Google is fighting with Symantec over encrypting the internet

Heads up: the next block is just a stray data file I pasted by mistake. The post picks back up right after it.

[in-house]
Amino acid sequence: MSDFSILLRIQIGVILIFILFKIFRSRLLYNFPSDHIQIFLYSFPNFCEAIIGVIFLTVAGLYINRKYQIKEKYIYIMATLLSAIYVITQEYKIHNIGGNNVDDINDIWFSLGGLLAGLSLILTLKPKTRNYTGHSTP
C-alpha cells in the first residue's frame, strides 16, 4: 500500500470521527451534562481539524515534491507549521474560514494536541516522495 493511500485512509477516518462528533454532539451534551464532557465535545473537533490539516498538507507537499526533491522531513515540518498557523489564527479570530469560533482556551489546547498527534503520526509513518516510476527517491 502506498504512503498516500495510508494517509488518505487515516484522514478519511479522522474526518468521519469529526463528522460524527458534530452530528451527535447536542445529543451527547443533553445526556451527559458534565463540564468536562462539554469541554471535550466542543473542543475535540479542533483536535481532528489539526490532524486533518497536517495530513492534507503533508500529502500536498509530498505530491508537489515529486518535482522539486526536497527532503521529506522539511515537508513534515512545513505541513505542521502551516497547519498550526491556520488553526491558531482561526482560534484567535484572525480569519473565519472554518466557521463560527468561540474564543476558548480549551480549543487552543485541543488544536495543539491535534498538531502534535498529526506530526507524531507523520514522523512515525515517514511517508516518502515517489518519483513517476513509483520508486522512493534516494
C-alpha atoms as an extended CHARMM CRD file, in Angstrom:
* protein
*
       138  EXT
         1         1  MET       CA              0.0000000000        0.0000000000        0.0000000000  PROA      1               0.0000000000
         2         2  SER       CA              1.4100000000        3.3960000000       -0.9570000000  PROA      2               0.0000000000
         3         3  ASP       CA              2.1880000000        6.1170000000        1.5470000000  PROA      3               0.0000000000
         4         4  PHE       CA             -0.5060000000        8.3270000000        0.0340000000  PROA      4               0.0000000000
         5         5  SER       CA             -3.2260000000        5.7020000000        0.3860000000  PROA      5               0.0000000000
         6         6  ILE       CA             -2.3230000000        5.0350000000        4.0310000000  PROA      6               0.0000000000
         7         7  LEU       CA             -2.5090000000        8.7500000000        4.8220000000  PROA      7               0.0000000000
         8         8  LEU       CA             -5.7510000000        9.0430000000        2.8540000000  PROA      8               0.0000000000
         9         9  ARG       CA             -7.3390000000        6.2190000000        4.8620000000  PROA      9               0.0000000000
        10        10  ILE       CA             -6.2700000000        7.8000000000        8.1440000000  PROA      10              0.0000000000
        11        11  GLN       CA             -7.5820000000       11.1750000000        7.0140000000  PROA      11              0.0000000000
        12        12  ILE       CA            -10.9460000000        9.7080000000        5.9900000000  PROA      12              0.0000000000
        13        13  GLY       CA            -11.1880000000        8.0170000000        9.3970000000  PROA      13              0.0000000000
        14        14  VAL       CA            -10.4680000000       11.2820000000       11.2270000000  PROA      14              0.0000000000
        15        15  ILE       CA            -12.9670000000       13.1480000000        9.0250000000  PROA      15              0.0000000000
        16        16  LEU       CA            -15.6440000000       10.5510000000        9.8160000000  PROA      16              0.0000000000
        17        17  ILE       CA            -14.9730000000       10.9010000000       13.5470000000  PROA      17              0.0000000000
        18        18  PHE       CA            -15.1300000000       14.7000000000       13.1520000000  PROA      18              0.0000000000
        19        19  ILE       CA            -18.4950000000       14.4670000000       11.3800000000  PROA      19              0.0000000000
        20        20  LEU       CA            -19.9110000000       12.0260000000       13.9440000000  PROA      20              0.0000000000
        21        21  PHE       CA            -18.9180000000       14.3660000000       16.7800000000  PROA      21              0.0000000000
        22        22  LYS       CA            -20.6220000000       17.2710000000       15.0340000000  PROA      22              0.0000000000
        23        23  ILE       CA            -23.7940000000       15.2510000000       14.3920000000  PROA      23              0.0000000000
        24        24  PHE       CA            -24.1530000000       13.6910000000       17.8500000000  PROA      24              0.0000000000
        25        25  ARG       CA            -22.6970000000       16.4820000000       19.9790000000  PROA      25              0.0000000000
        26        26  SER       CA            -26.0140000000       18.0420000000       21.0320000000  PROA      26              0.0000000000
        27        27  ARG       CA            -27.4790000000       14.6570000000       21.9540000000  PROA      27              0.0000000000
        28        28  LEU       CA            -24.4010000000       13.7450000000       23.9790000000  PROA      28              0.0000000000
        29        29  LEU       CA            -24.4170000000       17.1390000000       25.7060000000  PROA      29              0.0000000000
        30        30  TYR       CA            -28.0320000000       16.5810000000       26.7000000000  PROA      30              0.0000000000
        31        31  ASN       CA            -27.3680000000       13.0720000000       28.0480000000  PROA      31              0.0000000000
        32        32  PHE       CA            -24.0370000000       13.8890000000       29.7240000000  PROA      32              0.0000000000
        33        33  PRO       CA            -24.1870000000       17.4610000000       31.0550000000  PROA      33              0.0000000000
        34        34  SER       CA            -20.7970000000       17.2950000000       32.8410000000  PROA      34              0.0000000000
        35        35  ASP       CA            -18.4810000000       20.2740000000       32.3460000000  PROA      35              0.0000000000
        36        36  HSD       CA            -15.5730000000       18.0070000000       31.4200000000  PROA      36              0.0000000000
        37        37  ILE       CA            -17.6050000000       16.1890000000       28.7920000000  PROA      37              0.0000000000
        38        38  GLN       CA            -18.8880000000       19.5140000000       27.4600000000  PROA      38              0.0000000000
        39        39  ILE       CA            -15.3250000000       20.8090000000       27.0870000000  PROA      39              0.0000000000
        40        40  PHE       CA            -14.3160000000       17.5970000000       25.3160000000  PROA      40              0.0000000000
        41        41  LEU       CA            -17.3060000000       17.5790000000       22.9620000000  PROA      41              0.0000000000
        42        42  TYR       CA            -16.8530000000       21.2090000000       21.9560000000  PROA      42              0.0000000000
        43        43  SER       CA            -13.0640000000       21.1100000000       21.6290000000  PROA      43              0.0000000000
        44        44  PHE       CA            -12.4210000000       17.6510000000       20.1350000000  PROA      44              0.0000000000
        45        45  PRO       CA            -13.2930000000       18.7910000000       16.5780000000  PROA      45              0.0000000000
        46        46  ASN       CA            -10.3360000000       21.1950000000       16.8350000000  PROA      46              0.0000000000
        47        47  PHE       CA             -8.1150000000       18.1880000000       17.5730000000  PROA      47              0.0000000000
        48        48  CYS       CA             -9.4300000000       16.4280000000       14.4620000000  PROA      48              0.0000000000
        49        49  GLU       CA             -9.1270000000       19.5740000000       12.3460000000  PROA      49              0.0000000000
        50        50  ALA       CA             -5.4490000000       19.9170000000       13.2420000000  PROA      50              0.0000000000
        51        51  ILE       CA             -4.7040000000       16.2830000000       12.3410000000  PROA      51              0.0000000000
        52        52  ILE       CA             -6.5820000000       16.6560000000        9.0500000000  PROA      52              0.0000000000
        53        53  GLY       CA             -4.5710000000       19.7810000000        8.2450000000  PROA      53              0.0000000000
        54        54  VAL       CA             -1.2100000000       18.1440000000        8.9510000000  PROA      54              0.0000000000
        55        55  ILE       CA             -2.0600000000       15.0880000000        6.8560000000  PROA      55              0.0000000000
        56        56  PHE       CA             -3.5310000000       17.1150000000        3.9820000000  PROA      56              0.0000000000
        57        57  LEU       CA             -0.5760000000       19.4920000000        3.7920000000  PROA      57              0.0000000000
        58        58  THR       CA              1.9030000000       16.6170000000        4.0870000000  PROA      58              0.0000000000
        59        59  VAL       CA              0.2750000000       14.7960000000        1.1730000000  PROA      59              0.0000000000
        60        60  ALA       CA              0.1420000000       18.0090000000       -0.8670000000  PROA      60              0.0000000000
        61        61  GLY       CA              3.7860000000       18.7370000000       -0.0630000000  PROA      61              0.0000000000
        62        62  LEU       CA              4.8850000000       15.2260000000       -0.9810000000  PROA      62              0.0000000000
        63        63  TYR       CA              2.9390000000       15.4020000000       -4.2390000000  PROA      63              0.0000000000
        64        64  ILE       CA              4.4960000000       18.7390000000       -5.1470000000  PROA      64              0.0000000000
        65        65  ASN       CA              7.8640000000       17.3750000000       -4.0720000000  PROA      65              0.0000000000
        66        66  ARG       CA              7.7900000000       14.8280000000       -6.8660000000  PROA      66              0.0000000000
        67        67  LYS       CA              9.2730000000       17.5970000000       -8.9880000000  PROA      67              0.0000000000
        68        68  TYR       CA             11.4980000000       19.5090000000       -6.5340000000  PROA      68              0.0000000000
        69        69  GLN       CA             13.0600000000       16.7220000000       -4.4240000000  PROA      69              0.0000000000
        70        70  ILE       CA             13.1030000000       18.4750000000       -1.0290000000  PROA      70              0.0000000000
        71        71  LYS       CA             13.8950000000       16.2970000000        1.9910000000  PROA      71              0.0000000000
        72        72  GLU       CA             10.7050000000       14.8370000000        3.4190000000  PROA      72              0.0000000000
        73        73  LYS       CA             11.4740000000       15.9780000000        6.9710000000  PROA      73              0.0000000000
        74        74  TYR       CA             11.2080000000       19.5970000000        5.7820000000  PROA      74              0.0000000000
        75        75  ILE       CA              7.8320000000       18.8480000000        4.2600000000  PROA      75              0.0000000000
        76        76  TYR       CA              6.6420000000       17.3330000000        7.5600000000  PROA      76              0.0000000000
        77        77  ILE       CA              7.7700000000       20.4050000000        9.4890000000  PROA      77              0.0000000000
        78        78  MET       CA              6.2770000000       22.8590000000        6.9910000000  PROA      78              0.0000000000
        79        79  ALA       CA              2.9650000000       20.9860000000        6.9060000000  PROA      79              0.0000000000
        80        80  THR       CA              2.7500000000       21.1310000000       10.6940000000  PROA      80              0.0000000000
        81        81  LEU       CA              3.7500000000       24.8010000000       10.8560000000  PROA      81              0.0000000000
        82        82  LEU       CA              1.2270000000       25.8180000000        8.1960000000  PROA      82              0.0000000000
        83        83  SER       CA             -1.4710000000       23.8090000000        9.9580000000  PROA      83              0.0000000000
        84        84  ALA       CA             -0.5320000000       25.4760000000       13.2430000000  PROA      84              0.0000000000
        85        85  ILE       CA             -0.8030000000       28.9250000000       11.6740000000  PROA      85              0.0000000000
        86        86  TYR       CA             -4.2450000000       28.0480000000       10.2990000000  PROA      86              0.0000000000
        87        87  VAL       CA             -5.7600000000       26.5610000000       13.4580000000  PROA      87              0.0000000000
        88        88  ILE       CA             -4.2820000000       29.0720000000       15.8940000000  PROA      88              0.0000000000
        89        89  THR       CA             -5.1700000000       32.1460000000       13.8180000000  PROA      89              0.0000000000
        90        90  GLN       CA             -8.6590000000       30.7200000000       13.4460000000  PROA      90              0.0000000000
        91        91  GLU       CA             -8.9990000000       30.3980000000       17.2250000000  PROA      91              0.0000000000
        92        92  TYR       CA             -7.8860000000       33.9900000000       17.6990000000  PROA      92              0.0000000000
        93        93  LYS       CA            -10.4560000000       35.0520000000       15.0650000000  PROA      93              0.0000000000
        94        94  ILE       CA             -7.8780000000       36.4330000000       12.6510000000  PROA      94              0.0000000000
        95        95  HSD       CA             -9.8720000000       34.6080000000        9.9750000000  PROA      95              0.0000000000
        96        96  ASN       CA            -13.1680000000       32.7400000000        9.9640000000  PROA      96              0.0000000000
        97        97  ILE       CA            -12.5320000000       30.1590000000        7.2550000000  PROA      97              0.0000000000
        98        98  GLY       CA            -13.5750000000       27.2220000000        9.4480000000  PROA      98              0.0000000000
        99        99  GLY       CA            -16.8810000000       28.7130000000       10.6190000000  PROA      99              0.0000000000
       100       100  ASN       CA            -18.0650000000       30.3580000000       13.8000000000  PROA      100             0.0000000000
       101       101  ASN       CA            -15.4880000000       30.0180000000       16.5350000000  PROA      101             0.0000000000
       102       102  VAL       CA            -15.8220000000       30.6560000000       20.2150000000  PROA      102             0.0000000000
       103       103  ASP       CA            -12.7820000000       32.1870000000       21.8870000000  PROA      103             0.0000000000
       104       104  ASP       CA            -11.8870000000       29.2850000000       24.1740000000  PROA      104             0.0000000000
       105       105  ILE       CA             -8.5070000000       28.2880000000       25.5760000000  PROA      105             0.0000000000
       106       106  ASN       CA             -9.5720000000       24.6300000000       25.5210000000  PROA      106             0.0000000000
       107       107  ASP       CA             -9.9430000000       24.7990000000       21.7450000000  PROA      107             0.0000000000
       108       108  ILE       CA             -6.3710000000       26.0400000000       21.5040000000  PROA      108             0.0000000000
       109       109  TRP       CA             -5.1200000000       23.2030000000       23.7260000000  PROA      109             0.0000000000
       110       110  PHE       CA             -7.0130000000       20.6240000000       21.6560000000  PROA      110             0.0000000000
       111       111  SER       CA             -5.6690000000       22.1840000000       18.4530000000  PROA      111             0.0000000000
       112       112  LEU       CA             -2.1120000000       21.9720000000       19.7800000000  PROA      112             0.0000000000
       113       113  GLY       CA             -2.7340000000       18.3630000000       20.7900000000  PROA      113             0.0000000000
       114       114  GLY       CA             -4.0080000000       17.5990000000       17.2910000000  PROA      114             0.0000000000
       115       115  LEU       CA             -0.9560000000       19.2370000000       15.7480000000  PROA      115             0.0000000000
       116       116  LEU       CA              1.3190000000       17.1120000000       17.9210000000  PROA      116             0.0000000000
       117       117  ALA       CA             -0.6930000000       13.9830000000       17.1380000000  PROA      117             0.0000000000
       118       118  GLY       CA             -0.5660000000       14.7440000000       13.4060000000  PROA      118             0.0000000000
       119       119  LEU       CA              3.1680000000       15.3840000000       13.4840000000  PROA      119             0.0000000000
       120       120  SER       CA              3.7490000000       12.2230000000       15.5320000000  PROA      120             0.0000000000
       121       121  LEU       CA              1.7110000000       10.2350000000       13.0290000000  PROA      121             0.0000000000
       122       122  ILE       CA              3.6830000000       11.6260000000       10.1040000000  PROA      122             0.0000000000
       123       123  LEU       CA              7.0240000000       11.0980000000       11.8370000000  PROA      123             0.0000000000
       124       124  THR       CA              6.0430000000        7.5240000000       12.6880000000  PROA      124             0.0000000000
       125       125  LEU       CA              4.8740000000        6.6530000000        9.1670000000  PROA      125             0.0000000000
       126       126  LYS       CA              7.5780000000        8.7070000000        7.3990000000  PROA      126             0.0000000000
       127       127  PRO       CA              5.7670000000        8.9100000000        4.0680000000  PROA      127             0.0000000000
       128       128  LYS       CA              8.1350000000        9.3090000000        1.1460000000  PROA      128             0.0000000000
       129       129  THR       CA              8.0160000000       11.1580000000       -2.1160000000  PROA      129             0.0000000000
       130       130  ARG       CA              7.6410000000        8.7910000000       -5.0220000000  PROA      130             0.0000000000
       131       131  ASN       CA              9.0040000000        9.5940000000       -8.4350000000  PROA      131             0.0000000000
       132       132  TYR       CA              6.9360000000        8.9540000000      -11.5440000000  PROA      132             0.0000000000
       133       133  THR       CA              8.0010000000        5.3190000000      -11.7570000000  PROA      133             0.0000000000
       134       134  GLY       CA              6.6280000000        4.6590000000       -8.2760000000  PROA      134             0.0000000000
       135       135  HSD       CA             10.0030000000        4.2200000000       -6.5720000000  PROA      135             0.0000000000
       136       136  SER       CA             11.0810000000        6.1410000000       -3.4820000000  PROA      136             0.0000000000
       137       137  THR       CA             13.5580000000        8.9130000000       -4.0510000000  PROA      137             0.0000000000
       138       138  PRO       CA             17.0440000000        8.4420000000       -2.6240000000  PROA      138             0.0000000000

#Google, which has accused #Symantec and its partners of misissuing tens of thousands of certificates for encrypted web connections, quietly announced Thursday that it’s downgrading the level and length of trust Chrome will place in certificates issued by Symantec. Encrypted web connections — HTTPS connections like those on banking sites, login pages or news sites like this one — are enabled by Certificate Authorities, which verify the identity of the website owner and issue them a certificate authenticating that they are who they say they are. Think of a Certificate Authority like a passport agency and the certificates they issue like passports. Without the CA’s authentication of a website owner’s identity, users can’t trust that the site on the other end of their HTTPS connection is really their bank. Symantec is a giant in the world of CAs — its certificates vouched for about 30 percent of the web in 2015. But Google claims that Symantec hasn’t been taking its responsibilities seriously and has issued at least 30,000 certificates without properly verifying the websites that received them. It’s a serious allegation that undermines the trust users can place in the encrypted web, and Google says it will begin the process of distrusting Symantec certificates in its Chrome browser. Symantec lashed out at Google’s claims, calling them “irresponsible” and “exaggerated and misleading.” “Since January 19, the Google Chrome team has been investigating a series of failures by Symantec Corporation to properly validate certificates. Over the course of this investigation, the explanations provided by Symantec have revealed a continually increasing scope of misissuance with each set of questions from members of the Google Chrome team; an initial set of reportedly 127 certificates has expanded to include at least 30,000 certificates, issued over a period spanning several years,” Google software engineer Ryan Sleevi wrote in a forum post outlining the case against Symantec. “This is also coupled with a series of failures following the previous set of misissued certificates from Symantec, causing us to no longer have confidence in the certificate issuance policies and practices of Symantec over the past several years.” To remedy the situation, Sleevi said that Chrome would reduce the length of time the browser trusts a Symantec-issued certificate and, over time, would require sites to replace old Symantec certificates with newer, trusted ones. Sleevi said that Symantec’s behavior failed to meet the baseline requirements for a Certificate Authority, creating what he called “significant risk for Google Chrome users.” He added: Symantec allowed at least four parties access to their infrastructure in a way to cause certificate issuance, did not sufficiently oversee these capabilities as required and expected, and when presented with evidence of these organizations’ failure to abide to the appropriate standard of care, failed to disclose such information in a timely manner or to identify the significance of the issues reported to them. These issues, and the corresponding failure of appropriate oversight, spanned a period of several years, and were trivially identifiable from the information publicly available or that Symantec shared.